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Paying for Referrals

By Stephen Tweed

KickbackWe get asked frequently in our Private Duty Academy workshops about giving gifts or referral fees to referral sources who send  new clients to a home care company.  As a private company providing home care on a private pay basis directly to consumers, you have some latitude in offering referral fees to individuals who may help you find new clients.  Be sure to check your state’s anti-kickback laws.

However, anyone who works for an organization that accepts money from Medicare, Medicaid, or Private Insurance is prohibited from accepting money or gifts in exchange for referrals by federal law.  To get some clarification on this issue, we go to our friend and colleague, Elizabeth Hogue.

Dear friends,

The following article answers the question, “What can we accept from providers who want referrals?”  Feel free to share this information.  If you decide to use this material, please include our copyright designation that is shown at the end of the article and send us a copy of any publication in which the material appears.

Please do not hesitate to contact us with comments, questions, or requests for additional information.

Elizabeth

Elizabeth E. Hogue, Esq.

Office: (877) 871-4062

Fax: (877) 871-9739

Twitter: @HogueHomecare

ElizabethHogue@ElizabethHogue.net

What Can Discharge Planners/Case Managers Accept from Providers Who Want Referrals?

Discharge planners, case managers, and social workers certainly cannot accept cash payments from providers in exchange for referrals of patients.  But what can they accept from providers who want referrals?  What about non-cash items that have a relatively low value?  What about acceptance of referrals to provide services in the evenings and on weekends on behalf of providers who receive referrals from discharge planners/case managers?

The key area that must be considered to answer these questions involves a federal statute that prohibits illegal remuneration or kickbacks in the Medicare and Medicaid and other federal and state health care programs.  This federal statute makes it a crime for providers to offer to give or actually give anything to anyone in order to induce referrals.

Providers who are not Medicare-certified or do not participate in the Medicare program, such as so-called “private” providers, may be tempted to ignore this statute.  Providers must remember that the fraud and abuse prohibitions also apply to companies that participate in Medicaid programs, including Medicaid waiver programs, as well as other federal and state health care programs, such as Tri-Care.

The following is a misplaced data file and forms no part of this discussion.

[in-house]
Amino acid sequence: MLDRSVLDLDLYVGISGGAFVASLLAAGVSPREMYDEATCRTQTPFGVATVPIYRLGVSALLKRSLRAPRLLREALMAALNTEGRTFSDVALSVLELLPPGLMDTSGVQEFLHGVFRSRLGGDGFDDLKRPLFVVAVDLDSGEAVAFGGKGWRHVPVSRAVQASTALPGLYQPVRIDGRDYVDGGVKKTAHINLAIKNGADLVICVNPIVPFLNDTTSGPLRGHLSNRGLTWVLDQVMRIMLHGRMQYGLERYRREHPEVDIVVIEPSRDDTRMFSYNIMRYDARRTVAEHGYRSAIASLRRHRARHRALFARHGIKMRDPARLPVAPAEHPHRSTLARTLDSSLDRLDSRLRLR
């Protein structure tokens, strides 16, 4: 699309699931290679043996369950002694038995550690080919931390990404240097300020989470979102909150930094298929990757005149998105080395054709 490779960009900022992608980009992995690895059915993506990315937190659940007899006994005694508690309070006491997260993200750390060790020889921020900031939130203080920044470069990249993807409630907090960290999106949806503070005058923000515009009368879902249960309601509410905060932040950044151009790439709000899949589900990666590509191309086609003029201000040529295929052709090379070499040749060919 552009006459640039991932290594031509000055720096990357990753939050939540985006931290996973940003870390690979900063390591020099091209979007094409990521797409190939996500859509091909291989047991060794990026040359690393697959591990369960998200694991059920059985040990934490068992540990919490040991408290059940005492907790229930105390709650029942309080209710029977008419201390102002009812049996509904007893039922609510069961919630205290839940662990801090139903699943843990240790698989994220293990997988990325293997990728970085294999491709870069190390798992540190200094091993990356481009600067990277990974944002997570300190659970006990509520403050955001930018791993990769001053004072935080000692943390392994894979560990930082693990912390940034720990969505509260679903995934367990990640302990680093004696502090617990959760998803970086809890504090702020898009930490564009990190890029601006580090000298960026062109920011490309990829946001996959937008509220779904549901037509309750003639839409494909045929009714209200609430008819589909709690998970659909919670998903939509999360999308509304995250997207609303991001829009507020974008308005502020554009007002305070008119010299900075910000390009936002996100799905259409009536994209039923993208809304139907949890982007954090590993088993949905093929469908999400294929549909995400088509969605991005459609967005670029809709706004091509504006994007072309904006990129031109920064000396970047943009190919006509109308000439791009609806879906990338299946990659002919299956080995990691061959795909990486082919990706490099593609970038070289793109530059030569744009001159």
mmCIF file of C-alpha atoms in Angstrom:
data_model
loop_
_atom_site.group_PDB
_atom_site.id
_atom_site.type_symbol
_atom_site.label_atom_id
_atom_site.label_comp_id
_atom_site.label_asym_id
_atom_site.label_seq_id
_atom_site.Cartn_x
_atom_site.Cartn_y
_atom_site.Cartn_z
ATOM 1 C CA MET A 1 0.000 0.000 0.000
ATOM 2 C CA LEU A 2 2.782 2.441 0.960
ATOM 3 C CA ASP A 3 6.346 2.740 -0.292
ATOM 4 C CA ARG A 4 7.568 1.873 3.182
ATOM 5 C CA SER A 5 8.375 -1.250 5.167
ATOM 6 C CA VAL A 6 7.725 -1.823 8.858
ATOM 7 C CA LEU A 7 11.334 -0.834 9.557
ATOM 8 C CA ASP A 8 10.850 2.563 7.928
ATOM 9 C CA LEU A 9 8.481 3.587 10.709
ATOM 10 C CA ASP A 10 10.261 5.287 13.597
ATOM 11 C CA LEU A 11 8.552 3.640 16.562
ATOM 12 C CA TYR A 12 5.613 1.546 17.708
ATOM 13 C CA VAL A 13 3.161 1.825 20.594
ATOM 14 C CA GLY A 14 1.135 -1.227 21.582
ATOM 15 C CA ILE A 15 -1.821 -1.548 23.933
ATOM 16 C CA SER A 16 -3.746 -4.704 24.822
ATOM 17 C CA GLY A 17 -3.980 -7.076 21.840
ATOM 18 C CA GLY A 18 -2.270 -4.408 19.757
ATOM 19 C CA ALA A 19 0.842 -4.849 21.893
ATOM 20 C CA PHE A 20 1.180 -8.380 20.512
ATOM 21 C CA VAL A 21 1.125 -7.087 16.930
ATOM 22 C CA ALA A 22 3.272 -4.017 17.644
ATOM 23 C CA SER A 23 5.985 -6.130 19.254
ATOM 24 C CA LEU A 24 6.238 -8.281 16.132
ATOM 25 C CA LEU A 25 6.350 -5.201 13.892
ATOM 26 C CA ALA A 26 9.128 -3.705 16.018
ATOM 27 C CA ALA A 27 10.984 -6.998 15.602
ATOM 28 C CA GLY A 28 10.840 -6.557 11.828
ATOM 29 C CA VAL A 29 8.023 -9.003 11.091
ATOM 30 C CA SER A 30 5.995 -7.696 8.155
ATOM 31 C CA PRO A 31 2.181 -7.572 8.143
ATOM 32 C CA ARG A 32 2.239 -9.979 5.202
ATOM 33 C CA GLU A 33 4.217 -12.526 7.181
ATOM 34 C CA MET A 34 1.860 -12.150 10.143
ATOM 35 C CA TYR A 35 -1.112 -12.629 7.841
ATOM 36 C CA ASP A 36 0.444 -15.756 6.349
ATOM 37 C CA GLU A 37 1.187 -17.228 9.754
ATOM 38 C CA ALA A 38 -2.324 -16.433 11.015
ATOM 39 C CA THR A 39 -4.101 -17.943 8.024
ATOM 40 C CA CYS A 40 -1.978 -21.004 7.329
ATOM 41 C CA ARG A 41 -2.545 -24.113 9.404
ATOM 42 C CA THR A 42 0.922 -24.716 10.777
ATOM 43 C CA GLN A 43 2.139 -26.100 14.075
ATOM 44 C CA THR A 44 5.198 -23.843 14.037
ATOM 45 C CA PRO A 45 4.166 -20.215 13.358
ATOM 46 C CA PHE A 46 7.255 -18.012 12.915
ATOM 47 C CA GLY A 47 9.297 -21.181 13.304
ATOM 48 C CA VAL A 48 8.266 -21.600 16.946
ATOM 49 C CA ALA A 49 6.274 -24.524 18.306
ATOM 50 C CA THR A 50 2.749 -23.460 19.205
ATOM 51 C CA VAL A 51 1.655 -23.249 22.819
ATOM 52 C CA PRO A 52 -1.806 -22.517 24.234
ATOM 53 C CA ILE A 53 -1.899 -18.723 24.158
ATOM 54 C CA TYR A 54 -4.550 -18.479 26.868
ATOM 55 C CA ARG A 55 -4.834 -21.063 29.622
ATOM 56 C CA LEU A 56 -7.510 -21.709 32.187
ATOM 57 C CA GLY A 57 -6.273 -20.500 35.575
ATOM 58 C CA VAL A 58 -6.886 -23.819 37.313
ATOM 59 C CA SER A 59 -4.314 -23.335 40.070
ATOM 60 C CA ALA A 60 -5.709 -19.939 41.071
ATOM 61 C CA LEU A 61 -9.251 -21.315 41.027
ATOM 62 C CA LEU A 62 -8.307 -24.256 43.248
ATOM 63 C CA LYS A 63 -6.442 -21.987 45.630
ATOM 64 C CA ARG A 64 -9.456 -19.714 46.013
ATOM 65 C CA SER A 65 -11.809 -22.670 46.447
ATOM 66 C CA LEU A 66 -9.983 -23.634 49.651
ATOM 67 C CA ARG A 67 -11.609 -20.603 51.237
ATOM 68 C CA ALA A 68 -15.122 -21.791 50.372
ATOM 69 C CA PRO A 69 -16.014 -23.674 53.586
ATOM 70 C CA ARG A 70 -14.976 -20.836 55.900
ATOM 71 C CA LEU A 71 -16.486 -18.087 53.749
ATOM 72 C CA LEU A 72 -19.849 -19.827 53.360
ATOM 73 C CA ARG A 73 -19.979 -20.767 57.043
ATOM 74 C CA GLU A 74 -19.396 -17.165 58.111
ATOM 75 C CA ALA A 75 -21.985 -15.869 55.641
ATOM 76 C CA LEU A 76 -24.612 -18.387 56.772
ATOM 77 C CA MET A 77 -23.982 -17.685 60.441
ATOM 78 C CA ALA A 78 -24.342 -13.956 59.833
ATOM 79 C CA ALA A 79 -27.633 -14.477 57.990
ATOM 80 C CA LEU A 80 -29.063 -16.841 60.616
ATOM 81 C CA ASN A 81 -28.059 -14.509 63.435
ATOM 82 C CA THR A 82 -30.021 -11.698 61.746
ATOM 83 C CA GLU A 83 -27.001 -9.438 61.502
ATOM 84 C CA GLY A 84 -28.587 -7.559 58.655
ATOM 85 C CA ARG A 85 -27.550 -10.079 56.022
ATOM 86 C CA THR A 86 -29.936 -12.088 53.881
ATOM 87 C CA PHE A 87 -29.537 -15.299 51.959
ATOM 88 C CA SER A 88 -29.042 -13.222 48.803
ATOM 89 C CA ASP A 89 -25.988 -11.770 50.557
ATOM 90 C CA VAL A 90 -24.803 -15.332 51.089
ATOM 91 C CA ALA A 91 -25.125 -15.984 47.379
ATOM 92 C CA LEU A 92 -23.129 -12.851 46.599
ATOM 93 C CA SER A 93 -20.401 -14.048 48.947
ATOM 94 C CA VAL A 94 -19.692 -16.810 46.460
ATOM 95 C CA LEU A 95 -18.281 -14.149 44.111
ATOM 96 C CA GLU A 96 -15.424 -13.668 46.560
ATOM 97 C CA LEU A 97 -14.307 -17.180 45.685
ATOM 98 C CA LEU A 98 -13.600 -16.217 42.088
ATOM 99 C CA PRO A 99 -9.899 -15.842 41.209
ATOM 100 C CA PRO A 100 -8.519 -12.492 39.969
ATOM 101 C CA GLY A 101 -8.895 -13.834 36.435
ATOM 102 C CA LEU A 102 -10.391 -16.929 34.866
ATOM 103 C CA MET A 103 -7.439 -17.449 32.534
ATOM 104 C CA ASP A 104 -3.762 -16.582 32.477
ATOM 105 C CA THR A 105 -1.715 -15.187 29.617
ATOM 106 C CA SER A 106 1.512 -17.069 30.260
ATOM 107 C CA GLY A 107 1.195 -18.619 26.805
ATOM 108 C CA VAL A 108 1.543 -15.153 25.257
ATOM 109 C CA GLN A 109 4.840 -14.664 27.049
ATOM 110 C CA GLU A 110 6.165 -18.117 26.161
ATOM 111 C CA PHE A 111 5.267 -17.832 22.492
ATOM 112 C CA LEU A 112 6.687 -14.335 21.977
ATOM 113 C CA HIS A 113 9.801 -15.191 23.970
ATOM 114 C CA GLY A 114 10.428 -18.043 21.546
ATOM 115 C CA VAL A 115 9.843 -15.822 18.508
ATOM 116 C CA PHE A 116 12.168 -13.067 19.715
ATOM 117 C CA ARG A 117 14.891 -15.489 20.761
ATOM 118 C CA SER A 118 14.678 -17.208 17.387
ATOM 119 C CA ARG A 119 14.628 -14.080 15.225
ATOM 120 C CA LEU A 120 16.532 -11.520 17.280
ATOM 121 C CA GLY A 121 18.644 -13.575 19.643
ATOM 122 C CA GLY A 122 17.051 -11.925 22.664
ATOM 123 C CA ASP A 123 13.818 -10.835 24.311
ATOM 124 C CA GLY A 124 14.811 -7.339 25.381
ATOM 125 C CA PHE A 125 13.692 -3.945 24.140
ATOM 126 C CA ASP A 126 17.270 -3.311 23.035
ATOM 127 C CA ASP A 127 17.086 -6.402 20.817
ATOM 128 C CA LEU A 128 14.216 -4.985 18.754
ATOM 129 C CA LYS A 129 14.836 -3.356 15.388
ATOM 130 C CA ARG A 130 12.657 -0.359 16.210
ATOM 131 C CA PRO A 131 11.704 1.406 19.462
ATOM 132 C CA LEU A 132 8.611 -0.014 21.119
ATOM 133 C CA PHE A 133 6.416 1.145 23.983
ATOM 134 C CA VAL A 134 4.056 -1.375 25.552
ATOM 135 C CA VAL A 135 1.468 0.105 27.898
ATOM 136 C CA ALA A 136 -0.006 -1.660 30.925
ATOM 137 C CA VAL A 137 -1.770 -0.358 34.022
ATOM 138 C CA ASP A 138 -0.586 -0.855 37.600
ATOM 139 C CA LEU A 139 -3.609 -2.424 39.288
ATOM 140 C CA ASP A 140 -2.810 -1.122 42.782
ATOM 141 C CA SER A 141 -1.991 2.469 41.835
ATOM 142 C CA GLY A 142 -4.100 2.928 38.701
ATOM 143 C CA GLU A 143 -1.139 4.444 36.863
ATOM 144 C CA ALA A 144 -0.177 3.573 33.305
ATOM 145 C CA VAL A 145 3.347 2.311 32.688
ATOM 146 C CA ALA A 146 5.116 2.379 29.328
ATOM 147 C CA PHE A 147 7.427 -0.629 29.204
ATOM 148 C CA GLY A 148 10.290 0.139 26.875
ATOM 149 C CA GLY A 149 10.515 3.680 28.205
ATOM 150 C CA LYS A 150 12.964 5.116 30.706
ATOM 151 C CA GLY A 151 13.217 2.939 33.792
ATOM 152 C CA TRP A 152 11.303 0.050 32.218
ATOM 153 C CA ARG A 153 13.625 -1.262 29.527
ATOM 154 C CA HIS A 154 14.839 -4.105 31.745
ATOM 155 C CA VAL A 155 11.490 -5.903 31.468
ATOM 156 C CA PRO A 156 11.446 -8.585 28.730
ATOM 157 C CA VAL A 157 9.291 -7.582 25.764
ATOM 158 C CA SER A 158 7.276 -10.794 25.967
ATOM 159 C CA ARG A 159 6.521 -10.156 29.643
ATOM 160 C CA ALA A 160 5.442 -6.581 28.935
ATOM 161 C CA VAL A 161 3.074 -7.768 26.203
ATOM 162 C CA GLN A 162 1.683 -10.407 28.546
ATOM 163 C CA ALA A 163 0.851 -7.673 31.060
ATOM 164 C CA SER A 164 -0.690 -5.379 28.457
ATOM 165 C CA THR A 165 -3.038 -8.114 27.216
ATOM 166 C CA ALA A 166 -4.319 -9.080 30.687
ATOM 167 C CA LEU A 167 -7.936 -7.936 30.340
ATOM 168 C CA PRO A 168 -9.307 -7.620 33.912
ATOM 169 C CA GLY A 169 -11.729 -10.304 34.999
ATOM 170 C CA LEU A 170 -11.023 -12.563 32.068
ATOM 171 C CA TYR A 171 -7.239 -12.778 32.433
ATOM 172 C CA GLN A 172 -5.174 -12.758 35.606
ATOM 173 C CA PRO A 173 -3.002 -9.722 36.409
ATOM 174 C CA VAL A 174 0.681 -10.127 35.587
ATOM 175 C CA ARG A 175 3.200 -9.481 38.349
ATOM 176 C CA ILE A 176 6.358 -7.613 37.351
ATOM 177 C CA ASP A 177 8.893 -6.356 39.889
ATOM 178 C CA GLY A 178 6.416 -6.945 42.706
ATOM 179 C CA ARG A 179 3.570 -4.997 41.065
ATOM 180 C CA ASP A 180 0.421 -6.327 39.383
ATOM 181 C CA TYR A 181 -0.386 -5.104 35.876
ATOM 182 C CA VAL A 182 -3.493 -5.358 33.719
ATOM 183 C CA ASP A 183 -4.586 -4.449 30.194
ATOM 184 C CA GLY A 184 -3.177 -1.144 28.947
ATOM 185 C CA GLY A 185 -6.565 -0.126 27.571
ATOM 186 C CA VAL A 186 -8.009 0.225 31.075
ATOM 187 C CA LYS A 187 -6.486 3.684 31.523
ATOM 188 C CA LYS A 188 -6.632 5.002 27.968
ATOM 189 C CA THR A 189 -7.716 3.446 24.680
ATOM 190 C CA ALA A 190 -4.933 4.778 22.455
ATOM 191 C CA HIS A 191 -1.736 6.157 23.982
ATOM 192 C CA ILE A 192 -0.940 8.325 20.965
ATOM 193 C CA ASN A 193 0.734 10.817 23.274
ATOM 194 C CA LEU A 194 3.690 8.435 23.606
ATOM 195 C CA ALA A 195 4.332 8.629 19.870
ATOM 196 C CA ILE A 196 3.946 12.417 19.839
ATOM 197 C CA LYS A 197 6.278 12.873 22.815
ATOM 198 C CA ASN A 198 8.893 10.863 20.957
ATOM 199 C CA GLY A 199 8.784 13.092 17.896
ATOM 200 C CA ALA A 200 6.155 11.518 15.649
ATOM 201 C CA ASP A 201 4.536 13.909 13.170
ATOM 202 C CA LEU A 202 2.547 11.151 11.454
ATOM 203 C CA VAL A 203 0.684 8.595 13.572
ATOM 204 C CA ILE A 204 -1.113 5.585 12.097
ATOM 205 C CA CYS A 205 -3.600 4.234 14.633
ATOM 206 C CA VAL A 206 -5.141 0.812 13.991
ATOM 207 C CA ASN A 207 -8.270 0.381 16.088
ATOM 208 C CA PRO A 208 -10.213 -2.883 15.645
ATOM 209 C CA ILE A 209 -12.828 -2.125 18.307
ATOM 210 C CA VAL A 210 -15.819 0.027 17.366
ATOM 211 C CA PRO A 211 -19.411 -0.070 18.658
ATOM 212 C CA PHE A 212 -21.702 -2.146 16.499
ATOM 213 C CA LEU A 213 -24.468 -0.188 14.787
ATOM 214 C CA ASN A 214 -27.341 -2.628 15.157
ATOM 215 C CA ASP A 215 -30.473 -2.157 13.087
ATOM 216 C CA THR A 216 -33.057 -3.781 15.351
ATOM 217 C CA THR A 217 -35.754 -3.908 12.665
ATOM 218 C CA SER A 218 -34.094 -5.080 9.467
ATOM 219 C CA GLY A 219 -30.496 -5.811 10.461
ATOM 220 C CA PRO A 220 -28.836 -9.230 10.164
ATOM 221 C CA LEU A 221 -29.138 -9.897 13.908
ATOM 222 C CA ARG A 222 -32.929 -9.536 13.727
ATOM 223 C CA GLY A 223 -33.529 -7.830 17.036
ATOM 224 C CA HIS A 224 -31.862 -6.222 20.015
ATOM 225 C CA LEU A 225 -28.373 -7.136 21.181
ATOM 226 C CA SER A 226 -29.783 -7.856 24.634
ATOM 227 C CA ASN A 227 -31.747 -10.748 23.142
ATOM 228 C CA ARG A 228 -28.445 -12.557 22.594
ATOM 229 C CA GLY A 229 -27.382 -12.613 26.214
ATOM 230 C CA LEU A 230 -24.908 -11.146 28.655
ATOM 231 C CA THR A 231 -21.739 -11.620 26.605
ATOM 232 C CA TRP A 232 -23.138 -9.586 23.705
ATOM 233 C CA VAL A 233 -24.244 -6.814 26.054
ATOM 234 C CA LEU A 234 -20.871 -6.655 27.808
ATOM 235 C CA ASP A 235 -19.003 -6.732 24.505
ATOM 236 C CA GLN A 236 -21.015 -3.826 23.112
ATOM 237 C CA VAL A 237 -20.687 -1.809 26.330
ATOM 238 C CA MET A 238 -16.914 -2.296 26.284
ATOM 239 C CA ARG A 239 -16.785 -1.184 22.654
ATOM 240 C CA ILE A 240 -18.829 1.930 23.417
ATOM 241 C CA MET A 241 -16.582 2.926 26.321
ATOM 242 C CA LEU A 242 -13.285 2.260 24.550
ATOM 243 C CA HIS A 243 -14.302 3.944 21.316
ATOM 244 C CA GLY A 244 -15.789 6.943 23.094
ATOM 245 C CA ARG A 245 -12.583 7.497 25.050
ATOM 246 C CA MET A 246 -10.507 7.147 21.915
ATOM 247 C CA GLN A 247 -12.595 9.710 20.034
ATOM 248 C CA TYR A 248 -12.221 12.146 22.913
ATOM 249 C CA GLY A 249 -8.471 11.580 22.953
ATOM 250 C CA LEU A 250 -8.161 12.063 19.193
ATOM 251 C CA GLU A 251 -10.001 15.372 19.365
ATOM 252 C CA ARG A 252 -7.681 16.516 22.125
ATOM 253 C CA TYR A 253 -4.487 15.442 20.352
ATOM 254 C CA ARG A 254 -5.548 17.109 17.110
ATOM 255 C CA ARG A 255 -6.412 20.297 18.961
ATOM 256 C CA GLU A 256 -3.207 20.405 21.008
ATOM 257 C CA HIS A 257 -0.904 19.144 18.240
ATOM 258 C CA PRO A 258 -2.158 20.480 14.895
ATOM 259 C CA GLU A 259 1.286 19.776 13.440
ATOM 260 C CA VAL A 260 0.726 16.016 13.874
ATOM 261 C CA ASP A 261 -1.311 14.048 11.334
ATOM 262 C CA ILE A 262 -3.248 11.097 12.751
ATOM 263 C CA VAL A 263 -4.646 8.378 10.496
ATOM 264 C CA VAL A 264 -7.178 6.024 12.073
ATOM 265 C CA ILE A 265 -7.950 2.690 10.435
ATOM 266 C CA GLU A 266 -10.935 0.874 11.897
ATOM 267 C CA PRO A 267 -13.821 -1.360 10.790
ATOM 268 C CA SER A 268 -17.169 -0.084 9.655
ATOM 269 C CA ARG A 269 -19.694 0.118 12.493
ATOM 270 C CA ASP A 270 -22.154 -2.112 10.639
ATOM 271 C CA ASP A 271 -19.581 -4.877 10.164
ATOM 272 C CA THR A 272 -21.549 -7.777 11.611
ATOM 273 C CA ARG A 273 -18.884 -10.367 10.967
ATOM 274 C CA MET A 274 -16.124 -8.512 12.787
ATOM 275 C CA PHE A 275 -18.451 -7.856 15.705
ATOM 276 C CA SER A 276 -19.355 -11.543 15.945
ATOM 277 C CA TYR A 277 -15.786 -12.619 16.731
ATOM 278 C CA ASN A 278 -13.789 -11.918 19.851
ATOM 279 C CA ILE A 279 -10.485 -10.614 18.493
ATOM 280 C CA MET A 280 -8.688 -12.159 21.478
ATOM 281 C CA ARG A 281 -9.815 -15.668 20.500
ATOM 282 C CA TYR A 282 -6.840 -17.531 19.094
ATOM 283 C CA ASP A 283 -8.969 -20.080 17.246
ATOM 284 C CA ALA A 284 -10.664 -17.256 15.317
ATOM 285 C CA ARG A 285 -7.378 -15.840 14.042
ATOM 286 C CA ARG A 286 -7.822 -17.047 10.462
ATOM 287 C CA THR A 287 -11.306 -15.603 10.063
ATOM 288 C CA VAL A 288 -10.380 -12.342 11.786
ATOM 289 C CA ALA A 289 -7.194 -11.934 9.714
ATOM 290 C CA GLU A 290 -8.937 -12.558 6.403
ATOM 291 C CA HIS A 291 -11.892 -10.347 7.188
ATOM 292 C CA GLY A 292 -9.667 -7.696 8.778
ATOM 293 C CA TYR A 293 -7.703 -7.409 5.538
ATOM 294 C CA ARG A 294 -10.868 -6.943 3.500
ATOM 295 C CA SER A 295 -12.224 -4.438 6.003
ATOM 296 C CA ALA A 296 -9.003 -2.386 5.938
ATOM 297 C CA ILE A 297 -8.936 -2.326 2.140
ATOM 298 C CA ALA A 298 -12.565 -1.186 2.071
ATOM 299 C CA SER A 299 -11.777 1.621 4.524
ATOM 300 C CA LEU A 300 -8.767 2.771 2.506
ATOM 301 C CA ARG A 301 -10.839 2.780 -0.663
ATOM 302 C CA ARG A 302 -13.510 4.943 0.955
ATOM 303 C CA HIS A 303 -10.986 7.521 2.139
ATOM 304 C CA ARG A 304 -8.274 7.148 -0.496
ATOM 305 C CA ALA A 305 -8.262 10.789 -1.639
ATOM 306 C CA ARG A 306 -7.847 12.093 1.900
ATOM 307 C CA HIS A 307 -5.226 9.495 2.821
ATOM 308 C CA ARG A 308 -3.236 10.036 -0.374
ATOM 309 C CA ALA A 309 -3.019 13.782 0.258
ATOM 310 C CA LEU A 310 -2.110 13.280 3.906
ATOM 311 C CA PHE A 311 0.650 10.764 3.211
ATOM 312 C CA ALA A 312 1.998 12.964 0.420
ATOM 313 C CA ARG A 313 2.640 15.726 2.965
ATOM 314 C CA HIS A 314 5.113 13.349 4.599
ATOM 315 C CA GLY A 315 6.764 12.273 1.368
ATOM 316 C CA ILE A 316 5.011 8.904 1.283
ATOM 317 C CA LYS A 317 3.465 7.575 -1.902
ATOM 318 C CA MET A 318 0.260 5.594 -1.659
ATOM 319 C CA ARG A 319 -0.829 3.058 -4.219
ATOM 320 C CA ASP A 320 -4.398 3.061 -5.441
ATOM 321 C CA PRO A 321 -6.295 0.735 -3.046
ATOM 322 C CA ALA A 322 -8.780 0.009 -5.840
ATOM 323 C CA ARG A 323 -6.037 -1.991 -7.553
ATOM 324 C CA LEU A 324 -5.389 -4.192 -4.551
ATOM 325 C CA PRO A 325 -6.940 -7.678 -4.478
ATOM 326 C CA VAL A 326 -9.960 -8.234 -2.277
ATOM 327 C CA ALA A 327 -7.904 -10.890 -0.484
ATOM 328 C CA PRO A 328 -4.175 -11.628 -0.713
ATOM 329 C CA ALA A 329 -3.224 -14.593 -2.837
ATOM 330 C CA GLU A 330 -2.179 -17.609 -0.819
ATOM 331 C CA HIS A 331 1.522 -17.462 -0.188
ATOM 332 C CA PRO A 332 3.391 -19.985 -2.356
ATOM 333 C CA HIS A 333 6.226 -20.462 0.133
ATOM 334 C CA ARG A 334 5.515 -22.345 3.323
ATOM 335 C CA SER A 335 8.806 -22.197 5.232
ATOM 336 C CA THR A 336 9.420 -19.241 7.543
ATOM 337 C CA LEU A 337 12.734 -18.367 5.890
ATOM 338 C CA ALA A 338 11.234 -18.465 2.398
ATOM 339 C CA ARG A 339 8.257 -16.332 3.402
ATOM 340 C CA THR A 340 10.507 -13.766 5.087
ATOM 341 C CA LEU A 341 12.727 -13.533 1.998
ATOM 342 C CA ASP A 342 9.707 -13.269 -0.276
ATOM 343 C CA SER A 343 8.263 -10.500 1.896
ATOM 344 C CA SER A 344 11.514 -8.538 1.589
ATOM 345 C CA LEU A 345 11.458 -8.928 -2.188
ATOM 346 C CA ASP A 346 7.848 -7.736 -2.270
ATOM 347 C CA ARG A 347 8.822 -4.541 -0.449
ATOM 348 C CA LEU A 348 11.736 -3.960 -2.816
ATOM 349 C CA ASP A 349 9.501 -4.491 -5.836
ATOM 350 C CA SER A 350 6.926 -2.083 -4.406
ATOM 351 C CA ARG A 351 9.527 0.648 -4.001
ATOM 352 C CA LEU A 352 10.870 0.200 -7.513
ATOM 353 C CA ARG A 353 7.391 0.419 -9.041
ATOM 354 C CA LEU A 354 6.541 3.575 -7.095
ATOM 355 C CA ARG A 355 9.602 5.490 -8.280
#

In addition, even if providers who want referrals do not accept payments from any federal or state health care programs, the case managers, discharge planners, and social workers who make referrals often work for organizations that do.  They must comply, therefore, with fraud and abuse prohibitions and providers of all types should assist them to do so.

Case managers and providers who violate this federal statute may be guilty of criminal conduct and may go to jail or be forced to pay large amounts of money in the form of fines or civil monetary penalties.  They may also be excluded from participation in the Medicare/ Medicaid and other state and federal health care programs.  Licensed case managers also face loss of licensure.

The Office of the Inspector General (OIG) of the U.S. Department of Health and Human Services, the primary enforcer of fraud and abuse prohibitions, has stated that regulations will be published that will help to define what items of nonmonetary value may be accepted from providers who receive referrals.

Until specific guidance on these issues is provided by the OIG, providers and case managers may be wise to apply final regulations under the Stark laws, even though the Stark laws technically apply only to physicians.

Specifically, the Stark regulations indicate that free items of low monetary value are unlikely to cause overutilization, if provided within reasonable limits.  The regulations further state that as long as all of the following criteria are met, such non-monetary compensation will not violate the Stark laws:

  • The annual aggregate value of nonmonetary gifts does not exceed $392.00 for 2015.
  • Providers that give nonmonetary compensation must make it available to those similarly situated, regardless of whether they refer patients to the provider for services.
  • The compensation is not determined in any way that takes into account the volume or value of referrals to the provider.

At least in theory, providers and case managers could comply with the requirements of the Stark laws regarding non-monetary compensation to physicians, but still violate the kickback statute described above.

It seems unlikely, however, that the OIG will conclude that case managers received kickbacks and rebates if the requirements of the Stark regulations described above are met.  In other words, compliance with the requirements of the final Stark regulations may provide protection to case managers and providers with regard to non-monetary compensation received from providers by case managers, even though they may not technically apply.

Providers and case managers should, of course, monitor developments regarding this issue.  The temptations are many, but there is a great deal to be lost!

 

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